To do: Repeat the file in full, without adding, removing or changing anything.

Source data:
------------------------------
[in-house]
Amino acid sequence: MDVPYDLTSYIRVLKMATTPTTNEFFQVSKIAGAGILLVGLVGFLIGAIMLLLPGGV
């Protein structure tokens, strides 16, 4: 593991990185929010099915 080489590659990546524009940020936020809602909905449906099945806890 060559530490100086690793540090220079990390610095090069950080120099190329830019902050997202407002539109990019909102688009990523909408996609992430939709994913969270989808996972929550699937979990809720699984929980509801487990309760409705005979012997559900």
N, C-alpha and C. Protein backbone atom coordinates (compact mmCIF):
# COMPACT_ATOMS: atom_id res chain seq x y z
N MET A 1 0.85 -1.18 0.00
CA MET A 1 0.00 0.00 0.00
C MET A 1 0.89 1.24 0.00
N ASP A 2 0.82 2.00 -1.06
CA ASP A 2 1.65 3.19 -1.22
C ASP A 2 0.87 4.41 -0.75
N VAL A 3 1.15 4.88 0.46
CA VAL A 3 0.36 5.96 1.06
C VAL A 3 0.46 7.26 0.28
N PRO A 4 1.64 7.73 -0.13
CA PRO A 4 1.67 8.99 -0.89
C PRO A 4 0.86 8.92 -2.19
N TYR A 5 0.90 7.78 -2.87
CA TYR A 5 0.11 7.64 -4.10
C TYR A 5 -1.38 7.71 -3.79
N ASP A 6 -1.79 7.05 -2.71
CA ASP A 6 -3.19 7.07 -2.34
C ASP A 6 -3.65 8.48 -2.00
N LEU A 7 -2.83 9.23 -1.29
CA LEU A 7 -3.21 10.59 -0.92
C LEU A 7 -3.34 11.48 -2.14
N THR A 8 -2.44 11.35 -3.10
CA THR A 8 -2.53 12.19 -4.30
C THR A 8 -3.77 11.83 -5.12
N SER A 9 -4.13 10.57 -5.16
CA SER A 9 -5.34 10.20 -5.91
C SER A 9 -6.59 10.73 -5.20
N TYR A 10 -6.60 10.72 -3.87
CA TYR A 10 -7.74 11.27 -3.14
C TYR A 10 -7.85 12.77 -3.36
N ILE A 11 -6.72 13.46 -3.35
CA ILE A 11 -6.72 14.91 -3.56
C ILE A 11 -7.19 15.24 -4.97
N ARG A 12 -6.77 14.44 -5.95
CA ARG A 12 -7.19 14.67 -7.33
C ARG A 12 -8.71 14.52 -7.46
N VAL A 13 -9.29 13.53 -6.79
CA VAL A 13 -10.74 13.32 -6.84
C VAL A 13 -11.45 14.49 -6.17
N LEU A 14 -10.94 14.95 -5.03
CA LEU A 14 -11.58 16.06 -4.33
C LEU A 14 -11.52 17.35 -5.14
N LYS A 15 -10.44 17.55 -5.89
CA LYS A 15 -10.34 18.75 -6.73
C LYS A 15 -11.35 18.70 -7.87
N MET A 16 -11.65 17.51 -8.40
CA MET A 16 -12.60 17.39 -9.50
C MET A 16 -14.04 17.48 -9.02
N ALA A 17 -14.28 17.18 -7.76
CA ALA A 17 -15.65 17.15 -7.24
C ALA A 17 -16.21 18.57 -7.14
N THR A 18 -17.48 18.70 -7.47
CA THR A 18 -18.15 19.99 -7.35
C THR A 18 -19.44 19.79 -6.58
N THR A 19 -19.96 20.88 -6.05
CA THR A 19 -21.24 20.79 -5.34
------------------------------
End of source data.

[in-house]
Amino acid sequence: MDVPYDLTSYIRVLKMATTPTTNEFFQVSKIAGAGILLVGLVGFLIGAIMLLLPGGV
């Protein structure tokens, strides 16, 4: 593991990185929010099915 080489590659990546524009940020936020809602909905449906099945806890 060559530490100086690793540090220079990390610095090069950080120099190329830019902050997202407002539109990019909102688009990523909408996609992430939709994913969270989808996972929550699937979990809720699984929980509801487990309760409705005979012997559900």
N, C-alpha and C. Protein backbone atom coordinates (compact mmCIF):
# COMPACT_ATOMS: atom_id res chain seq x y z
N MET A 1 0.85 -1.18 0.00
CA MET A 1 0.00 0.00 0.00
C MET A 1 0.89 1.24 0.00
N ASP A 2 0.82 2.00 -1.06
CA ASP A 2 1.65 3.19 -1.22
C ASP A 2 0.87 4.41 -0.75
N VAL A 3 1.15 4.88 0.46
CA VAL A 3 0.36 5.96 1.06
C VAL A 3 0.46 7.26 0.28
N PRO A 4 1.64 7.73 -0.13
CA PRO A 4 1.67 8.99 -0.89
C PRO A 4 0.86 8.92 -2.19
N TYR A 5 0.90 7.78 -2.87
CA TYR A 5 0.11 7.64 -4.10
C TYR A 5 -1.38 7.71 -3.79
N ASP A 6 -1.79 7.05 -2.71
CA ASP A 6 -3.19 7.07 -2.34
C ASP A 6 -3.65 8.48 -2.00
N LEU A 7 -2.83 9.23 -1.29
CA LEU A 7 -3.21 10.59 -0.92
C LEU A 7 -3.34 11.48 -2.14
N THR A 8 -2.44 11.35 -3.10
CA THR A 8 -2.53 12.19 -4.30
C THR A 8 -3.77 11.83 -5.12
N SER A 9 -4.13 10.57 -5.16
CA SER A 9 -5.34 10.20 -5.91
C SER A 9 -6.59 10.73 -5.20
N TYR A 10 -6.60 10.72 -3.87
CA TYR A 10 -7.74 11.27 -3.14
C TYR A 10 -7.85 12.77 -3.36
N ILE A 11 -6.72 13.46 -3.35
CA ILE A 11 -6.72 14.91 -3.56
C ILE A 11 -7.19 15.24 -4.97
N ARG A 12 -6.77 14.44 -5.95
CA ARG A 12 -7.19 14.67 -7.33
C ARG A 12 -8.71 14.52 -7.46
N VAL A 13 -9.29 13.53 -6.79
CA VAL A 13 -10.74 13.32 -6.84
C VAL A 13 -11.45 14.49 -6.17
N LEU A 14 -10.94 14.95 -5.03
CA LEU A 14 -11.58 16.06 -4.33
C LEU A 14 -11.52 17.35 -5.14
N LYS A 15 -10.44 17.55 -5.89
CA LYS A 15 -10.34 18.75 -6.73
C LYS A 15 -11.35 18.70 -7.87
N MET A 16 -11.65 17.51 -8.40
CA MET A 16 -12.60 17.39 -9.50
C MET A 16 -14.04 17.48 -9.02
N ALA A 17 -14.28 17.18 -7.76
CA ALA A 17 -15.65 17.15 -7.24
C ALA A 17 -16.21 18.57 -7.14
N THR A 18 -17.48 18.70 -7.47
CA THR A 18 -18.15 19.99 -7.35
C THR A 18 -19.44 19.79 -6.58
N THR A 19 -19.96 20.88 -6.05
CA THR A 19 -21.24 20.79 -5.34